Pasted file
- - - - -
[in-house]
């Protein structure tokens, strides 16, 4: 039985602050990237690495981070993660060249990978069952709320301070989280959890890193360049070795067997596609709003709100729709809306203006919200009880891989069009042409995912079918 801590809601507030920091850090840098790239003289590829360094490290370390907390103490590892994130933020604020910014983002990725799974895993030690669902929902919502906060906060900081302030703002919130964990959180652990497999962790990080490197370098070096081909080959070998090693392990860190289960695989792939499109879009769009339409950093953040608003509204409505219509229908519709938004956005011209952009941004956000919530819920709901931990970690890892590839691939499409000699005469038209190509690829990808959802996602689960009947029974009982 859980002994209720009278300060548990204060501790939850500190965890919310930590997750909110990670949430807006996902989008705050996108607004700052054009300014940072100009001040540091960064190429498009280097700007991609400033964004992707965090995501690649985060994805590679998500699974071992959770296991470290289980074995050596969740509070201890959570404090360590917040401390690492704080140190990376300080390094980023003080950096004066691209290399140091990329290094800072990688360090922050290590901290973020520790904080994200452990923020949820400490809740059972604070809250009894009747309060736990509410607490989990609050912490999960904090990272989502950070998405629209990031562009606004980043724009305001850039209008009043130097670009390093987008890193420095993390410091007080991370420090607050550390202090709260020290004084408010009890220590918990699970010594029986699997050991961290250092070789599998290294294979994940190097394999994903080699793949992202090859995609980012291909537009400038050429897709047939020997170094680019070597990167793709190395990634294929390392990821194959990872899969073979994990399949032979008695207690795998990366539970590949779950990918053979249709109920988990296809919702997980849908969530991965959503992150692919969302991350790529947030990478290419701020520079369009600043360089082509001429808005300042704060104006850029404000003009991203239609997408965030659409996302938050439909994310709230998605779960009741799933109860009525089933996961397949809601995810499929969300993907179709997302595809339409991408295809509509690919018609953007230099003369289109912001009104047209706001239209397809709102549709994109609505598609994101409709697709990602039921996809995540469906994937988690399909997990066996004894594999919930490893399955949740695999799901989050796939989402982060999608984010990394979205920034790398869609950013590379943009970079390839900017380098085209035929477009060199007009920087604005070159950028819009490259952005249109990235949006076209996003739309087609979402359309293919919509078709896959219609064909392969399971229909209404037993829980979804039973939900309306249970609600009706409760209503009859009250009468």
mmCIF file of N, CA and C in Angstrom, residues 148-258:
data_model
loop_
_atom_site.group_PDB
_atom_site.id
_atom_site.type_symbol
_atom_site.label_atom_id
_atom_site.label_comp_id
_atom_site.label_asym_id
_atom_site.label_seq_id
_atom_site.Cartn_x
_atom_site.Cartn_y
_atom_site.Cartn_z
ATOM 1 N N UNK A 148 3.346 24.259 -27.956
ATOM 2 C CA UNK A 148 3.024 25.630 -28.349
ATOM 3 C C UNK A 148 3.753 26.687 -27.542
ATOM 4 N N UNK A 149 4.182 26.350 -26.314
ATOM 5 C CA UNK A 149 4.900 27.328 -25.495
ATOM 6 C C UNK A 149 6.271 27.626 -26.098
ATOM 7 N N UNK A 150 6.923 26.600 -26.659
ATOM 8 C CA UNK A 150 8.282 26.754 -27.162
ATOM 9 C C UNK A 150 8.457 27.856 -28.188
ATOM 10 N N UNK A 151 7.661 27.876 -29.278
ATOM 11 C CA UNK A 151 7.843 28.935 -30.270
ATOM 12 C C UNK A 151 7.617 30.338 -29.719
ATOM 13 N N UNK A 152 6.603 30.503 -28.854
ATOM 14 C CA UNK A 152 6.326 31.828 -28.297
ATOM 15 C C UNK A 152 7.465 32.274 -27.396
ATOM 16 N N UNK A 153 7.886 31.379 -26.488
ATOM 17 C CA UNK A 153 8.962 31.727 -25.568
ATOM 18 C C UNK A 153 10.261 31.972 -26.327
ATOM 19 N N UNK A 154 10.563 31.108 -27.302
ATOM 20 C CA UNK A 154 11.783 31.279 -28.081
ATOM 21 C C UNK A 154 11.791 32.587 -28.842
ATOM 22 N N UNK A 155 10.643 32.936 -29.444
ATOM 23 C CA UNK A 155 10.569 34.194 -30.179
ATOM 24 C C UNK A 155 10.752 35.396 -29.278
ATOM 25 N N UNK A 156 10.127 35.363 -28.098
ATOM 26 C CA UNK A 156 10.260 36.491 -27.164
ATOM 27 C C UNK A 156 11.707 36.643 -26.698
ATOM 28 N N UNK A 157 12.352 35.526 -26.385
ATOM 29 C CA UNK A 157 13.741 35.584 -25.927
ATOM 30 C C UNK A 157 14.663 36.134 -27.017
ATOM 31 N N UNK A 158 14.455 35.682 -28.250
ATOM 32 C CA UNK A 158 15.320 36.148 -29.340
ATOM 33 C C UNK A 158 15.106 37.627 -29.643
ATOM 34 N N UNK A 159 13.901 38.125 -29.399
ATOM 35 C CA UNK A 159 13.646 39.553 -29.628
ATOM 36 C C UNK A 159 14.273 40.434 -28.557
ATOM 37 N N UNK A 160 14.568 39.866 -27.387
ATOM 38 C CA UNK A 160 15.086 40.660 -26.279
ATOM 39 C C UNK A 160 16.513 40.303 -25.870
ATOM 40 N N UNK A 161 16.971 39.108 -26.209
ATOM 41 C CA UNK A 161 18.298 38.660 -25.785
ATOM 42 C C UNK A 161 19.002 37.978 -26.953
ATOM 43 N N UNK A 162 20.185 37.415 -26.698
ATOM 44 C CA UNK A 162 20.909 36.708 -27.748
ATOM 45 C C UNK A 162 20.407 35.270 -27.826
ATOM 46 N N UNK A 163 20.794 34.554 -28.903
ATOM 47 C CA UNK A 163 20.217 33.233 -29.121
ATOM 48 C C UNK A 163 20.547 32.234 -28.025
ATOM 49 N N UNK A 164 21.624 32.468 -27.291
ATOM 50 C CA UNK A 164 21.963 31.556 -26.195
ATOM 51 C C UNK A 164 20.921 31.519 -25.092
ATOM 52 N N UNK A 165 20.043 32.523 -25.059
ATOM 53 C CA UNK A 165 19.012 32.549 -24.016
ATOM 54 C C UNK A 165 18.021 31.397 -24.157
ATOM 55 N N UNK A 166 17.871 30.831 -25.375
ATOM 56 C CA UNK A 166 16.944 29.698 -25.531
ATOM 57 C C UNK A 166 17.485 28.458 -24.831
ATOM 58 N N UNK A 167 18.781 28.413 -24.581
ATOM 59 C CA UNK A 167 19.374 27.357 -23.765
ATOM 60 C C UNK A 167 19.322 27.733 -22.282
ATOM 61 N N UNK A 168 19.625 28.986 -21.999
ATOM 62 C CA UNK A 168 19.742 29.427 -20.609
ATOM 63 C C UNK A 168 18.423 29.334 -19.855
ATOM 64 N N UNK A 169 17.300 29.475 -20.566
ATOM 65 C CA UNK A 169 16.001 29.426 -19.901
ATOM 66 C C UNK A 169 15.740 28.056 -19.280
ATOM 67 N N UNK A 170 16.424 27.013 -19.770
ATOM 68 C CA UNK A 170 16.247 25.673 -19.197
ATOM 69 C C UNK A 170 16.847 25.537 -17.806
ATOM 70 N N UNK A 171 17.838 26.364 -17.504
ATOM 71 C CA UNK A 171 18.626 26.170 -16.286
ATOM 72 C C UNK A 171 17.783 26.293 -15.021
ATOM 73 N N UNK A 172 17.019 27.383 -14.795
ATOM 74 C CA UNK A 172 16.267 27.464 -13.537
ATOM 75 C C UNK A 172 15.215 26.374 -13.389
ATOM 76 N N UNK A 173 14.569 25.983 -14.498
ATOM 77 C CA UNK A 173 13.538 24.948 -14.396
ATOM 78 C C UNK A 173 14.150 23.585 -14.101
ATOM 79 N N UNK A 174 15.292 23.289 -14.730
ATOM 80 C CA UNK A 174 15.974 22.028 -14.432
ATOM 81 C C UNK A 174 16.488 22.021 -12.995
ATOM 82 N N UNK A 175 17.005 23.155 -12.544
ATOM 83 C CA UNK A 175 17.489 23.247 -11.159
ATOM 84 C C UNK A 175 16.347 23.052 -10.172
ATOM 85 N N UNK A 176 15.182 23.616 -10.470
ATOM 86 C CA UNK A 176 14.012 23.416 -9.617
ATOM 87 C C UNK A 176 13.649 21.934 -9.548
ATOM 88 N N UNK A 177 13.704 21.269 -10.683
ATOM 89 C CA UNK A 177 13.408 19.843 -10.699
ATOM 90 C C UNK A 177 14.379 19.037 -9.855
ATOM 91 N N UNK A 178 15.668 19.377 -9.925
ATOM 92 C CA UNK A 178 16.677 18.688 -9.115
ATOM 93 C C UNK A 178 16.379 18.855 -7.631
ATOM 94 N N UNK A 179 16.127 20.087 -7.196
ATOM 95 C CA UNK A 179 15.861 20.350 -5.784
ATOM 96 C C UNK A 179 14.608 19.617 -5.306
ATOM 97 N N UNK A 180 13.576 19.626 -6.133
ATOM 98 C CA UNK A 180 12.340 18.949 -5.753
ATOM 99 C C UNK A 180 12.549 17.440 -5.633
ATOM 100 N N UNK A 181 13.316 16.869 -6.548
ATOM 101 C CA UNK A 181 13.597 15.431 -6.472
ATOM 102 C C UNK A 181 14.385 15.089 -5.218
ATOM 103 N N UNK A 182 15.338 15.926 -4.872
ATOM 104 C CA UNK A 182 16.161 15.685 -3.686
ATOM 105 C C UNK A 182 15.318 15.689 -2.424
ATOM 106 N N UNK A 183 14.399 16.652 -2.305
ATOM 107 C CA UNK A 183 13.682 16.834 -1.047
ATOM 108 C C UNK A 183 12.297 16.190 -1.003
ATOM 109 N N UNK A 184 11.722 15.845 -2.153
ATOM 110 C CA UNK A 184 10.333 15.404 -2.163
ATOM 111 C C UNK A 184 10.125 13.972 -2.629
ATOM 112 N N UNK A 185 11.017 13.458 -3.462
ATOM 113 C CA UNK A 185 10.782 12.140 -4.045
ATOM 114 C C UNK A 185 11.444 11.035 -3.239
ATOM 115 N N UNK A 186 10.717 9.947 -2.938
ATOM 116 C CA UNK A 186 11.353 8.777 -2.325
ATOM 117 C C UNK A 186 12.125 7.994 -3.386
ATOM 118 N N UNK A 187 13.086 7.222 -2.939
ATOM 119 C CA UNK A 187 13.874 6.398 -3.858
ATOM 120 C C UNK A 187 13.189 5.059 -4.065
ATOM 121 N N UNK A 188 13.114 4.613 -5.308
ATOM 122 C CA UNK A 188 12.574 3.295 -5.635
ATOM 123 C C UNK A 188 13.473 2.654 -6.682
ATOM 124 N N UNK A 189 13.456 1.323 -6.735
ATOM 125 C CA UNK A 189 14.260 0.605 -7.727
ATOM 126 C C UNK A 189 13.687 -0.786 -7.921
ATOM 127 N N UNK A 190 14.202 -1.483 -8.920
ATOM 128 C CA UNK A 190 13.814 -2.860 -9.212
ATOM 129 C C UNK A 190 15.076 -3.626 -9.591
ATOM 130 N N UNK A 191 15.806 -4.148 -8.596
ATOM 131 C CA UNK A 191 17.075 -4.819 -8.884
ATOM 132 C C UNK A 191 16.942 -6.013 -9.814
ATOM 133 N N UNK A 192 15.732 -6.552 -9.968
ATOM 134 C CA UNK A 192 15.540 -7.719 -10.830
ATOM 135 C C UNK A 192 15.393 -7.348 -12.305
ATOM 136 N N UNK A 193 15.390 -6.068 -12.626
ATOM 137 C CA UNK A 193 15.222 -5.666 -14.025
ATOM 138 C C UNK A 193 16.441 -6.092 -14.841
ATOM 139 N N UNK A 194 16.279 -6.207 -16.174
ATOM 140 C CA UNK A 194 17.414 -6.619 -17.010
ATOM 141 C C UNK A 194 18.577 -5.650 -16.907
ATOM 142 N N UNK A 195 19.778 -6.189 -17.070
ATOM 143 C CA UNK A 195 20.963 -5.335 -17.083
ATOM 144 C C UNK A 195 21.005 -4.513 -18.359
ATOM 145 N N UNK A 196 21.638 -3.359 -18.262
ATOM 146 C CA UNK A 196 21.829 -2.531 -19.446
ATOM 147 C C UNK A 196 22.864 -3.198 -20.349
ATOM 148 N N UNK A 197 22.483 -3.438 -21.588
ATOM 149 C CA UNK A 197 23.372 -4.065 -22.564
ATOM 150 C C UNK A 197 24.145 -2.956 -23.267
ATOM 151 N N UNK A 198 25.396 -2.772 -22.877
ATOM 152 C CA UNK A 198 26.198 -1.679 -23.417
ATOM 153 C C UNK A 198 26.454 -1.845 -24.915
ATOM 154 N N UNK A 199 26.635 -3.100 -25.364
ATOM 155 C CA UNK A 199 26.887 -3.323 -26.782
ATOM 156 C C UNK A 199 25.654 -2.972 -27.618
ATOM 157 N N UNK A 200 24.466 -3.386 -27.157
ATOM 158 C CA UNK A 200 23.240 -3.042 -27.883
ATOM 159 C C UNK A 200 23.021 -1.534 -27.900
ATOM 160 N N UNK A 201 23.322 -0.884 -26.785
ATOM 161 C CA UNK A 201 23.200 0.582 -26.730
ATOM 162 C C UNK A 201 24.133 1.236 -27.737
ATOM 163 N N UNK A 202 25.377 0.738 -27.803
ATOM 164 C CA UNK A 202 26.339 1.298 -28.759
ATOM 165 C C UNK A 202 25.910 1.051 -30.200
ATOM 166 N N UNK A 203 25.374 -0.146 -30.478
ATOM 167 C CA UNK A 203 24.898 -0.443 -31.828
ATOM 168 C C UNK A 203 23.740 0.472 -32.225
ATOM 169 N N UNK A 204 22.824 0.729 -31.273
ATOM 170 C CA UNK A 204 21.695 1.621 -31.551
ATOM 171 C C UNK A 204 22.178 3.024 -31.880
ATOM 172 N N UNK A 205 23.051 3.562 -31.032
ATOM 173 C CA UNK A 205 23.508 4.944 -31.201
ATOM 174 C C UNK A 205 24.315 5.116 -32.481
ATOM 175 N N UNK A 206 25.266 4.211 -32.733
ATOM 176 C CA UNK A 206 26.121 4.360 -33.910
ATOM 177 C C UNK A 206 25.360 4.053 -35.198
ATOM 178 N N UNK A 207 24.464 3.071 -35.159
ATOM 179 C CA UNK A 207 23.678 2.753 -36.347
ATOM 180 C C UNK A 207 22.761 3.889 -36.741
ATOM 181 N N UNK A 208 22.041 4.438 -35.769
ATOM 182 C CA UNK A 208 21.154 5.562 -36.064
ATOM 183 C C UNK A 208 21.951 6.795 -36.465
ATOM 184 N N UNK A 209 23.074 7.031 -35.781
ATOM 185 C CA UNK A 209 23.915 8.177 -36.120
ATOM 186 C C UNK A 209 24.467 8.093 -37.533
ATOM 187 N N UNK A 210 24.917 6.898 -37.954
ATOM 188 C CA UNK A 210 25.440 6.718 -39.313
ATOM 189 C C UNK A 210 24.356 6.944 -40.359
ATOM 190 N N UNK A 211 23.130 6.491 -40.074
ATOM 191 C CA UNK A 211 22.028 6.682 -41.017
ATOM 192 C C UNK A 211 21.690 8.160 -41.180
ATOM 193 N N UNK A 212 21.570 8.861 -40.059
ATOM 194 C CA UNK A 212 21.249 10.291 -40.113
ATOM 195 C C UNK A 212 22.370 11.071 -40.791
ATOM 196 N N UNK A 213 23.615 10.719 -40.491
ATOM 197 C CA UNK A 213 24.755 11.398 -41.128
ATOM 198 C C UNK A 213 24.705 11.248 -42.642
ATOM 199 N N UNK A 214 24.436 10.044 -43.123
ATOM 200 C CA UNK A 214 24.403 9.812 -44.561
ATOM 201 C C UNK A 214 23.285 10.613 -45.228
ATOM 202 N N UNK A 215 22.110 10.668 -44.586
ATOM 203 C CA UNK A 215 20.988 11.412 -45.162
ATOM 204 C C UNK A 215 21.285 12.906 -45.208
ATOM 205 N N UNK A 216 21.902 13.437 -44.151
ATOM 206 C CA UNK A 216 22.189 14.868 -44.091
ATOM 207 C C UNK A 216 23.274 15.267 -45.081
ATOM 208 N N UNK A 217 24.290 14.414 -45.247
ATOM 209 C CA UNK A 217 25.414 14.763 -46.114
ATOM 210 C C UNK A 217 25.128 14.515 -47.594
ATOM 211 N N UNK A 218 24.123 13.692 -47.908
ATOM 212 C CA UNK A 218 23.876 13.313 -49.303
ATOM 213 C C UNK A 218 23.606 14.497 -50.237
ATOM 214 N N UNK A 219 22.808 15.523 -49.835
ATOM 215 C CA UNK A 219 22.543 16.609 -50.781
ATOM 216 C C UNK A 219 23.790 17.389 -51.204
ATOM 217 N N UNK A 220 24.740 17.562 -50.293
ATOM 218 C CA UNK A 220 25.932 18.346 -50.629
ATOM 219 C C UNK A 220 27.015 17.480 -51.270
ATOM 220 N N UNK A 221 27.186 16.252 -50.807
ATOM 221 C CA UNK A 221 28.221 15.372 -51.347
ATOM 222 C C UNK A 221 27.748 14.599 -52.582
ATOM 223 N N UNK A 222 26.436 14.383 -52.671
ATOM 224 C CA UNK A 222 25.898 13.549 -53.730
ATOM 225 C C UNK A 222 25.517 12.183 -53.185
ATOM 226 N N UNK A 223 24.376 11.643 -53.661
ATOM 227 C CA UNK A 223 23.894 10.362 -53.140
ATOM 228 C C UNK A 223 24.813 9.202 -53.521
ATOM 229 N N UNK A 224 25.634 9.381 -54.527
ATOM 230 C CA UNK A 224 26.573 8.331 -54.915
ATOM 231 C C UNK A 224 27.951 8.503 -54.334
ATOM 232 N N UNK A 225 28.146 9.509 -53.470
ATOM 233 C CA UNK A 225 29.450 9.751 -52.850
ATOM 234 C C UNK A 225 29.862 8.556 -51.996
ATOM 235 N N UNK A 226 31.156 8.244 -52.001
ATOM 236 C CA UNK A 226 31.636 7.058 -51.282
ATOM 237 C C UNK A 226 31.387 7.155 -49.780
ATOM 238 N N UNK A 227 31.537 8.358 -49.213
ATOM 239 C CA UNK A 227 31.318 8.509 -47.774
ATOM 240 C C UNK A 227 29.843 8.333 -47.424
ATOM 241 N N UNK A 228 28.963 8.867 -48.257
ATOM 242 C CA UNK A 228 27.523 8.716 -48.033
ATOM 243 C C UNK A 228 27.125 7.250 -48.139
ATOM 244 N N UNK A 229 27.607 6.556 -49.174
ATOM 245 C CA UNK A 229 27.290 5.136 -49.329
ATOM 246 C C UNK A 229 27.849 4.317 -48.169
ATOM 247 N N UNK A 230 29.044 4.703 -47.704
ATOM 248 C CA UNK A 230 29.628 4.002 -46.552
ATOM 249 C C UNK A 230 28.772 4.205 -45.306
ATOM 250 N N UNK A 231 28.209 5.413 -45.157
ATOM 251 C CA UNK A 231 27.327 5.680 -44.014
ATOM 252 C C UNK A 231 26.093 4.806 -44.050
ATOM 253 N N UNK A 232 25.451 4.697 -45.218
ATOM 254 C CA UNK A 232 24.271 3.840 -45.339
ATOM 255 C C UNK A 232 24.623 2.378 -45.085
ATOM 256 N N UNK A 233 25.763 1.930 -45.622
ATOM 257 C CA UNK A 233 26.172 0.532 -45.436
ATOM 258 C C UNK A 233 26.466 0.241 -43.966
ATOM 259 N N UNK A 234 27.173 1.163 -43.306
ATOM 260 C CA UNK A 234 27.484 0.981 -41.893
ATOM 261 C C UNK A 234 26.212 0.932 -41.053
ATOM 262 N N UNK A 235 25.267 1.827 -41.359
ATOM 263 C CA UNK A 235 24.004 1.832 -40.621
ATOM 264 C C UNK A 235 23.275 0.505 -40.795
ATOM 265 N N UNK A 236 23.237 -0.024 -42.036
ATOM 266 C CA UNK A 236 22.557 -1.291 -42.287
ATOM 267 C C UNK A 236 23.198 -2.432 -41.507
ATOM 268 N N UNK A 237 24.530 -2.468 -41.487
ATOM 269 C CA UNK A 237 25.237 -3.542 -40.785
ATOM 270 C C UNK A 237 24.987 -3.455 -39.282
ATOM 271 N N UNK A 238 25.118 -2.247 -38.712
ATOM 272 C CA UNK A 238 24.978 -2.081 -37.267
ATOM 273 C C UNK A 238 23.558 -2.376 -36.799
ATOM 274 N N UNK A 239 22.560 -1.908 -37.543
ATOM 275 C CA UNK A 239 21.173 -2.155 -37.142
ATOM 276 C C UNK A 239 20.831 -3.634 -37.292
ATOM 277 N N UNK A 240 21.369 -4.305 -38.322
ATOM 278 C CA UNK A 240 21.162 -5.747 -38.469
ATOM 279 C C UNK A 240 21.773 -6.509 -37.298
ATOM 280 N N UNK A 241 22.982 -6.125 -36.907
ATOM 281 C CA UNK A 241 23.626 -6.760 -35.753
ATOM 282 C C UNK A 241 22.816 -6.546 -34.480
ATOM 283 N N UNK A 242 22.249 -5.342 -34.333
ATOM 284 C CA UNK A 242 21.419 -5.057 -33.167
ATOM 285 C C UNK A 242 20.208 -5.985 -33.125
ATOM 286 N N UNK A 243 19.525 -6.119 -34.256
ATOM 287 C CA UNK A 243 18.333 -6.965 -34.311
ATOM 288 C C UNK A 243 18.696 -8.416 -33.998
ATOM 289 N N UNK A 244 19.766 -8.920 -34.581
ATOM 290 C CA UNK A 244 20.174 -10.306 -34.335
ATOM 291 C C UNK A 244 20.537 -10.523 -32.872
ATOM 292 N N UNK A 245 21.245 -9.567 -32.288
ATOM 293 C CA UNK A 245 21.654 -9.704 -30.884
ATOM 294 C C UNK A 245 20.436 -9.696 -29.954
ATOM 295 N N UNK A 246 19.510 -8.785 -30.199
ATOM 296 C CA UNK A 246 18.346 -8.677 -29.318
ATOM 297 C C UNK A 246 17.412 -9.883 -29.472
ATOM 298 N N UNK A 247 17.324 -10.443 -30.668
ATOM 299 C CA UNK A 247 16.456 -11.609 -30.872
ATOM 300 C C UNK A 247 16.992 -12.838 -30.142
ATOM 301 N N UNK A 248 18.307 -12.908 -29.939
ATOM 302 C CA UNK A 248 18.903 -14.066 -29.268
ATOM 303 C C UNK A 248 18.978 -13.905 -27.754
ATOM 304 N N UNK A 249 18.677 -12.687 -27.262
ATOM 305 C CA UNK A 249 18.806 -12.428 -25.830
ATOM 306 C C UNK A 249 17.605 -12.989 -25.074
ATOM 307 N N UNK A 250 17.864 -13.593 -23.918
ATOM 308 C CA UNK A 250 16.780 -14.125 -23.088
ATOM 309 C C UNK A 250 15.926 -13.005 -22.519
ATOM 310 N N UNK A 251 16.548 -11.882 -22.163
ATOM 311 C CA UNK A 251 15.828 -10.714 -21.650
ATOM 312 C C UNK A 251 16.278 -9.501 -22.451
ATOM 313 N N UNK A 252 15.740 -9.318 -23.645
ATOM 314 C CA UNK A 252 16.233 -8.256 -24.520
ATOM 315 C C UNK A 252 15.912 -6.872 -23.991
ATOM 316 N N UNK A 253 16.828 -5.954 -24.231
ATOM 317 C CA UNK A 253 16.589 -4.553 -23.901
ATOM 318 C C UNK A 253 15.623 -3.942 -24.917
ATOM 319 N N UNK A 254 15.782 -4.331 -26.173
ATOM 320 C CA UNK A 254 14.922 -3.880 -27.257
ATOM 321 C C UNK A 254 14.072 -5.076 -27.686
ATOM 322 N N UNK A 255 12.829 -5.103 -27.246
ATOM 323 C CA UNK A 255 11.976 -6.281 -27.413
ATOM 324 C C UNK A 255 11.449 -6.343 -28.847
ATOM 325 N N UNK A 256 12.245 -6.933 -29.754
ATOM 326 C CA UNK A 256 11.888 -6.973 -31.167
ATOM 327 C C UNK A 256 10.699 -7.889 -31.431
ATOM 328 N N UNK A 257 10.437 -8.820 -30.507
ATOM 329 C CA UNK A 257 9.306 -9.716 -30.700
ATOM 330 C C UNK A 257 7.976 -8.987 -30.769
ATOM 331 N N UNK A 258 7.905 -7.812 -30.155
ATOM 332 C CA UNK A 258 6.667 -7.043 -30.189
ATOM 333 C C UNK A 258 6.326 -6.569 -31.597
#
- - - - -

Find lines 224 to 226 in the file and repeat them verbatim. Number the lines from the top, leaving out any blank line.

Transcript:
ATOM 209 C CA UNK A 217 25.414 14.763 -46.114
ATOM 210 C C UNK A 217 25.128 14.515 -47.594
ATOM 211 N N UNK A 218 24.123 13.692 -47.908